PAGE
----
Parenting in the Wild by Carmen Kinniburgh

Seconds after I began swaying in a lakeside hammock with my baby cradled in my arms, my 3- and 5-year- olds began to wander out of my sight into the thick of the nearby woods. Barefoot and bathing-suited, they were armed with sticks and their imaginations; peals of laughter and the crack of dry wood snapping under their feet were my only clues as to their whereabouts.

I stayed put and closed my eyes, giving in to their desire to roam freely and giving up my instinct to overprotect. Feeling more relaxed than I had in five years of parenthood, I recall thinking, “I’m onto something here.”

Turns out, so were my free-roaming kids. Their sticks and wild play soon disturbed a nest of angry ground wasps hidden beneath the thin soil of the forest floor. A couple of hours and two baking-soda-anointed kids later, I had to chalk that one up as one more part of my learning experience on parenting in the woods.

Beyond remembering to carry a first-aid kit, I’ve also come to realize that such brushes with nature, big or small, reveal an important version of my kids — and myself — not always apparent in our city life.

Wasp stings and the bites of half a dozen other bloodthirsty flies and insects are all part of the daily routine when your backyard is a huge, wild forest. For my kids, this backyard is sometimes an outdoor freshwater field station where their dad is a scientist. Tucked into a remote corner of Northwestern Ontario, the research facility is a collection of 58 freshwater lakes and their boreal forest watersheds on a swath of remote, provincially owned land. Access to the area is tightly controlled, and the site is not marked on any gas station road map.

It’s part backcountry adventure, part family-friendly work camp. A handful of cozy cabins and bunk-style dorms are set into the trees along the perimeter of a cluster of chemistry and biology labs, a workshop and a dining hall that doubles as a meeting space. You can find just about everything you need to live and work comfortably and communally here. Families are welcome to visit and stay during the long weeks and months that field work demands.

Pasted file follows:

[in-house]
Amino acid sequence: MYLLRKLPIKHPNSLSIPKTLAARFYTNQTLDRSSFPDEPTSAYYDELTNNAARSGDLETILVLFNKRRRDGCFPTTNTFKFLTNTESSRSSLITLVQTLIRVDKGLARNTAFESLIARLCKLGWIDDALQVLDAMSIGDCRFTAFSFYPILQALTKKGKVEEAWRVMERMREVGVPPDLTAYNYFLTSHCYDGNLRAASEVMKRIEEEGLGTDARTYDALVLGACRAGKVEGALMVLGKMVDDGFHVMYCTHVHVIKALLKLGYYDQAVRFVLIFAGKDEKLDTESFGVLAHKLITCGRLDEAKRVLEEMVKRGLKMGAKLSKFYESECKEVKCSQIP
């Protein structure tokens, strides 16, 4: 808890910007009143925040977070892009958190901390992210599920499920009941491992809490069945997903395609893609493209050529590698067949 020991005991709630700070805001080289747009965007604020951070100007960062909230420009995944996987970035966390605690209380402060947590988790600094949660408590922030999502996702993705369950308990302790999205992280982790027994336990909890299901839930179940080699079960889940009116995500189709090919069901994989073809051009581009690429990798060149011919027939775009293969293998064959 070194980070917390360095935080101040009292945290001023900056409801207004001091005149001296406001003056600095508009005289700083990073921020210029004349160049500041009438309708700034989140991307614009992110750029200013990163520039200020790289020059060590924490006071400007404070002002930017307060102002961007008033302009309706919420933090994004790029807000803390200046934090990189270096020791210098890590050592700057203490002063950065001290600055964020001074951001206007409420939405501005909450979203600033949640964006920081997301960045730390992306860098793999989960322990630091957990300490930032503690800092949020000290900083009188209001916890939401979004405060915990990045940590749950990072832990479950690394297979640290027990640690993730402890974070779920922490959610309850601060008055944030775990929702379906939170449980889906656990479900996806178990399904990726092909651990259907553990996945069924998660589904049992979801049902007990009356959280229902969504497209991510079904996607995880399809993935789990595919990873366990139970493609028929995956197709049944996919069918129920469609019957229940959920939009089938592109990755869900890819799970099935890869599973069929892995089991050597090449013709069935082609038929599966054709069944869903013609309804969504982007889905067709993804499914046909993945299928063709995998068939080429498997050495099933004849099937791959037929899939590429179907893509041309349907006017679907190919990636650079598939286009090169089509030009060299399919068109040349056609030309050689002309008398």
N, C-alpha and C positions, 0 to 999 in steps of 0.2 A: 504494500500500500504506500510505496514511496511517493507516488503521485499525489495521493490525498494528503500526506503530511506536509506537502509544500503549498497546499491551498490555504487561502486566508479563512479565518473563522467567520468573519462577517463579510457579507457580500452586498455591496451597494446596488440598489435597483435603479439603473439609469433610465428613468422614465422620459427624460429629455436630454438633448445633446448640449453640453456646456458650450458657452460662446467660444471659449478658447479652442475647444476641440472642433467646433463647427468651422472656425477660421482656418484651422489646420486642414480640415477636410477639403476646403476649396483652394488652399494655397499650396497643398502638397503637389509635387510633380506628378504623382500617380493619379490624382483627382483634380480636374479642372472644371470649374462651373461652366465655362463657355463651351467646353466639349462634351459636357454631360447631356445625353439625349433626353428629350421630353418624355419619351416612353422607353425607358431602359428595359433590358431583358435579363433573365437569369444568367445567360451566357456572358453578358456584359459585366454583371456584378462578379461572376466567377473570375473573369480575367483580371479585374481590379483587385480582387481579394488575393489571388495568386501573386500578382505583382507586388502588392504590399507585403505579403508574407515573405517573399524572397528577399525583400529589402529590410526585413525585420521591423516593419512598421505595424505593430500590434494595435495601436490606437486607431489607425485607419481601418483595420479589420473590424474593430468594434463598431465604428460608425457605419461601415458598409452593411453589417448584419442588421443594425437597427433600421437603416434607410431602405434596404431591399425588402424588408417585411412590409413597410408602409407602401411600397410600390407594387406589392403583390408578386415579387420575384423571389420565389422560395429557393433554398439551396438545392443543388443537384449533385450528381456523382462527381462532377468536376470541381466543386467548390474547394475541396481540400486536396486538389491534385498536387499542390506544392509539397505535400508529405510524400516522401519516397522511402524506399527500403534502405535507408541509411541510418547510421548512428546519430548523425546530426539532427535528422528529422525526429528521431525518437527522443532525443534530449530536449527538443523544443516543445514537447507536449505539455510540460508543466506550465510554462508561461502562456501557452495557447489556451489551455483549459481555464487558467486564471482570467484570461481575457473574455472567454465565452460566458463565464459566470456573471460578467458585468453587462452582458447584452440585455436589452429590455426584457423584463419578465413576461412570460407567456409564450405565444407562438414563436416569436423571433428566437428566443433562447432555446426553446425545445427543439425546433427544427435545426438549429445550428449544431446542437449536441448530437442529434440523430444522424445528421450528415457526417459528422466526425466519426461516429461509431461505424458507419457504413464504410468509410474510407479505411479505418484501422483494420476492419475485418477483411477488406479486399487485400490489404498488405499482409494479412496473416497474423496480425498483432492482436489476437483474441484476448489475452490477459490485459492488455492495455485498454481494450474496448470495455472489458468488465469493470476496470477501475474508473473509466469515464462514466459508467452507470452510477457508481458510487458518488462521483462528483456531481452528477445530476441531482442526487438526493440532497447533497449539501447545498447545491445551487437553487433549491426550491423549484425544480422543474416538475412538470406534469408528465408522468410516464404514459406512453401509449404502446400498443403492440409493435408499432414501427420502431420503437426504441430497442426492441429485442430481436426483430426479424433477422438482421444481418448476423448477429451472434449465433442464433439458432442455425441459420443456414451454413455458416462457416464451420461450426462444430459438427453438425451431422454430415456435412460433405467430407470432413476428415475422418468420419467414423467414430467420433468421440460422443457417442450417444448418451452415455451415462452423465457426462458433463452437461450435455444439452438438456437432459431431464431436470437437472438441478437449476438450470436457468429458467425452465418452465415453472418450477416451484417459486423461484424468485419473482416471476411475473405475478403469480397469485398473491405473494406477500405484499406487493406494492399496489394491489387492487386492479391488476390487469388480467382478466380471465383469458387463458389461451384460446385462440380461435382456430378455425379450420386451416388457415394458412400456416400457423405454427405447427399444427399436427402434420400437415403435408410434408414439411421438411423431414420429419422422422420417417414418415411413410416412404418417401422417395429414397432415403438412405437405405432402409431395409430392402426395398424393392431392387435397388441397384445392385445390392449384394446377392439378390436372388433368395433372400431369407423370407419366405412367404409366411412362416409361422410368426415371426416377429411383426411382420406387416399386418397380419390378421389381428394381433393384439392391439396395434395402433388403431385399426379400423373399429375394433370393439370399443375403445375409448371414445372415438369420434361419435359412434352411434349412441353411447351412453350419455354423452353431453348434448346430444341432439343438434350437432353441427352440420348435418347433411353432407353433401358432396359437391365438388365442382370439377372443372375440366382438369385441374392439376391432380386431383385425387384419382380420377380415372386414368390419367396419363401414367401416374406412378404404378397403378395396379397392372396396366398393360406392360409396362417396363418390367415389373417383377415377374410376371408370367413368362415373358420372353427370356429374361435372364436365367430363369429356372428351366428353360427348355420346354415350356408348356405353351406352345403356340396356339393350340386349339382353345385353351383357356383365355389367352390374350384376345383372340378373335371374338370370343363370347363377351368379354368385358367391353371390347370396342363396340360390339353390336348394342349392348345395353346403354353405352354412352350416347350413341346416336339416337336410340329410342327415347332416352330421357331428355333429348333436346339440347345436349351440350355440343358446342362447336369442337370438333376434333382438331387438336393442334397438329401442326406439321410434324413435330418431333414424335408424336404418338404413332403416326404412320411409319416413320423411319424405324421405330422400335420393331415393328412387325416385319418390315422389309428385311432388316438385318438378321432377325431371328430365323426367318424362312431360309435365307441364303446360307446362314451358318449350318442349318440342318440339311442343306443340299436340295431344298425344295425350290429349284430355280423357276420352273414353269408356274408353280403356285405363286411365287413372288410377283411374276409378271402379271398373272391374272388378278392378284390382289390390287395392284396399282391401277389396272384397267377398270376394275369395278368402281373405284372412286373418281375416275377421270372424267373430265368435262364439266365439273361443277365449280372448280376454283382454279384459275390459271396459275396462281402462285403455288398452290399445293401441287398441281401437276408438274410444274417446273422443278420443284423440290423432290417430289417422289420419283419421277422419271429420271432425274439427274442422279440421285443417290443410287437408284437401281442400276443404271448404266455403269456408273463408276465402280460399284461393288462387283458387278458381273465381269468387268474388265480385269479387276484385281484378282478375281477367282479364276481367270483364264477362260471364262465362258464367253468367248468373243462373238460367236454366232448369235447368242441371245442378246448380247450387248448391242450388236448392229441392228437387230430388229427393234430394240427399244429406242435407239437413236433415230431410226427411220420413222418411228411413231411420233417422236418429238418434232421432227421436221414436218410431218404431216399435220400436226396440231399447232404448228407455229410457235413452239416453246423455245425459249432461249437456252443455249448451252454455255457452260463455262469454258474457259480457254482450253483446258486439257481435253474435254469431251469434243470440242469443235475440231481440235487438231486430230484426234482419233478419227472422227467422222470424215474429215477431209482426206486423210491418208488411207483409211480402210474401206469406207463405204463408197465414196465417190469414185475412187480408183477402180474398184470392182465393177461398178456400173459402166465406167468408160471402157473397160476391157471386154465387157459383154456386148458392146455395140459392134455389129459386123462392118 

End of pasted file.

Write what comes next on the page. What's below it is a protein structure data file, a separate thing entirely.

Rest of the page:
The seemingly endless forest of evergreens and birch looms large in this landscape, and you don’t have to walk far in any direction to find the clear, unspoiled waters Northern Ontario is known for. The nearest grocery store, playground and reliable cell phone signal are in a town of 1,200 people an hour’s drive away.

Quite often when we head for these woods, it’s just me and my kids, a couple of dozen researchers, staff and their dogs, and the great, wild outdoors. We can wander freely, where and as we want, for as long as we want, with nature as our playground — making my approach to parenting out there as much of an experiment as any official study of freshwater science going on.

There’s an abundance of convincing research out there for parents these days showing why it’s good for kids to spend more time outside. Ironically, a lot of this evidence and advice is aimed at my generation of 30- and 40- something parents — the last generation of people who really played outside.

Our childhoods were full of free time spent wandering streets and playgrounds, forests and fields, in multi-age gangs of kids, no adult supervision in sight, and coming home only when the streetlights turned on.

Yet our own children are being raised largely indoors, with more time being spent on more abundant screens. And even when our kids do go outside, the way they spend their time there has changed: they’re more likely to be in highly organized sports, safely designed playgrounds and supervised schoolyards, rather than playing freely and imaginatively on their own.

Coining the phrase “nature-deficit disorder” — what he describes as “the broken bond between our young and nature” — author Richard Louv explores the links between time spent playing outside and kids’ overall well-being in his book Last Child in the Woods. While making the case that our generation of outside-raised kids is raising its own generation of restrained “containerized kids,” Louv’s most salient point is that while any time kids spend playing freely outside is better than none, the very best things happen when they do it in nature.

Indeed, in our own private wilderness, I’ve learned at the first mention of “I’m bored,” to grab our water bottles and rubber boots and go for a walk. With no particular destination, and no fixed plan or activity, we just head for the trees or the water, stopping when the kids want to explore or play. Within minutes, the grumbling and complaining gives way to relaxed conversation and curiosity, playful, peaceful intent, and genuinely happier kids.

Just like full tummies and quality sleep, daily unstructured time outdoors has become an essential tool in my parenting kit, whether in the woods or at home in the city. Be it a bike ride around the block or just free playtime in the yard, children return to the indoors a restored version of themselves, all the keyed-up dials set back to normal.